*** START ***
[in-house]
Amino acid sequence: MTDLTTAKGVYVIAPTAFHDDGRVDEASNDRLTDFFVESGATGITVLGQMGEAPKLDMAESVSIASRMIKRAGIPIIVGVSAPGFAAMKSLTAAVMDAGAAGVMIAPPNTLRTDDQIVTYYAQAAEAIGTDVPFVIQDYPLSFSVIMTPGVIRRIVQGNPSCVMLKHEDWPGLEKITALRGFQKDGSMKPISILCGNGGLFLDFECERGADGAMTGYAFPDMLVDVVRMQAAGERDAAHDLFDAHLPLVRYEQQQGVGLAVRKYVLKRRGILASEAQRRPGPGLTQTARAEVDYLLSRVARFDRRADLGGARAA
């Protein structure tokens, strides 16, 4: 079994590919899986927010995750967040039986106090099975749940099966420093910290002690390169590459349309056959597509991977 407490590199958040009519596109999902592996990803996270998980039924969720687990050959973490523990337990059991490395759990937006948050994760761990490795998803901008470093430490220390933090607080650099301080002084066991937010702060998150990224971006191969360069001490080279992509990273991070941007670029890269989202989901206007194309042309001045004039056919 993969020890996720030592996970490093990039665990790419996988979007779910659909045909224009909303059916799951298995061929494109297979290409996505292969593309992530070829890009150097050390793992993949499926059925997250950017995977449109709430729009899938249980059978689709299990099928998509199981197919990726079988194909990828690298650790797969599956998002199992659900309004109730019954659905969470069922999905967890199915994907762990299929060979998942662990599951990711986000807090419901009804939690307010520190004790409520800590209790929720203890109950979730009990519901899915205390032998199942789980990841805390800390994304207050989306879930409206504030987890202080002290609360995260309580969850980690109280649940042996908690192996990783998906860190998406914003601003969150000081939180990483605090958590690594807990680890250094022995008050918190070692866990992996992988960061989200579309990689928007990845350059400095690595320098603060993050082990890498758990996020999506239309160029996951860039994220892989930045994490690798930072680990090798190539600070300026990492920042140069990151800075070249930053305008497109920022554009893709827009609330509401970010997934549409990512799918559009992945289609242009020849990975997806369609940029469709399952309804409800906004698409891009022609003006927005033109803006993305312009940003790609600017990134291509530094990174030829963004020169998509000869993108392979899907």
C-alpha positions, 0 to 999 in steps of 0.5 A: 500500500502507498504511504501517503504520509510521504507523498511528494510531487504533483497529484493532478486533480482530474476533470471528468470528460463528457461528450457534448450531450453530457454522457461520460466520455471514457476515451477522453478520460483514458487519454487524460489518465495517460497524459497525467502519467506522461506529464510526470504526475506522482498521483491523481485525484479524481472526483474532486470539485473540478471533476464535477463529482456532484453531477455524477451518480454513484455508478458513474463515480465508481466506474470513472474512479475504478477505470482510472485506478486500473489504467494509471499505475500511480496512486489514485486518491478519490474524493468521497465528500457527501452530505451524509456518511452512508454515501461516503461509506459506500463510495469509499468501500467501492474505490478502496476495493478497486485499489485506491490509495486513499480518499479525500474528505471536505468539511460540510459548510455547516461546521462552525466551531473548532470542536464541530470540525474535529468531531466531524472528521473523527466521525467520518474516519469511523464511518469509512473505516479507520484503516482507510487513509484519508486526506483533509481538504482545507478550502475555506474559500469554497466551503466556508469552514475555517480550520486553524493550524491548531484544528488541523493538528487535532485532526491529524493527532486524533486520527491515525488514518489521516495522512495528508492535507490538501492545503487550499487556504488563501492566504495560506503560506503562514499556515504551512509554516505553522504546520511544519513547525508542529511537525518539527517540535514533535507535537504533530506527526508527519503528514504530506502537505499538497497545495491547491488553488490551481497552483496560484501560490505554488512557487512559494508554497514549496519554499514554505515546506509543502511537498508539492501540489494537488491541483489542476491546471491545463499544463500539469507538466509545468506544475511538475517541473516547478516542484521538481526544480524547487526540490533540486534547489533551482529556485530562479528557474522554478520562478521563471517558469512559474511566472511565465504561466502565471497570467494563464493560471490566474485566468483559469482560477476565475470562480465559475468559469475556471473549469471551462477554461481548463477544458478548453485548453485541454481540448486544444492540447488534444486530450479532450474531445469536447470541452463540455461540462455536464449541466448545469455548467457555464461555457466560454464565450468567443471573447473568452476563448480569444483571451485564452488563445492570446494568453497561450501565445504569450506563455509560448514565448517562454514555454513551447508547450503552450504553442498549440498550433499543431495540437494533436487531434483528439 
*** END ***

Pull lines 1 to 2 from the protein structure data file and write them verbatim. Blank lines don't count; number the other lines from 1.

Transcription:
[in-house]
Amino acid sequence: MTDLTTAKGVYVIAPTAFHDDGRVDEASNDRLTDFFVESGATGITVLGQMGEAPKLDMAESVSIASRMIKRAGIPIIVGVSAPGFAAMKSLTAAVMDAGAAGVMIAPPNTLRTDDQIVTYYAQAAEAIGTDVPFVIQDYPLSFSVIMTPGVIRRIVQGNPSCVMLKHEDWPGLEKITALRGFQKDGSMKPISILCGNGGLFLDFECERGADGAMTGYAFPDMLVDVVRMQAAGERDAAHDLFDAHLPLVRYEQQQGVGLAVRKYVLKRRGILASEAQRRPGPGLTQTARAEVDYLLSRVARFDRRADLGGARAA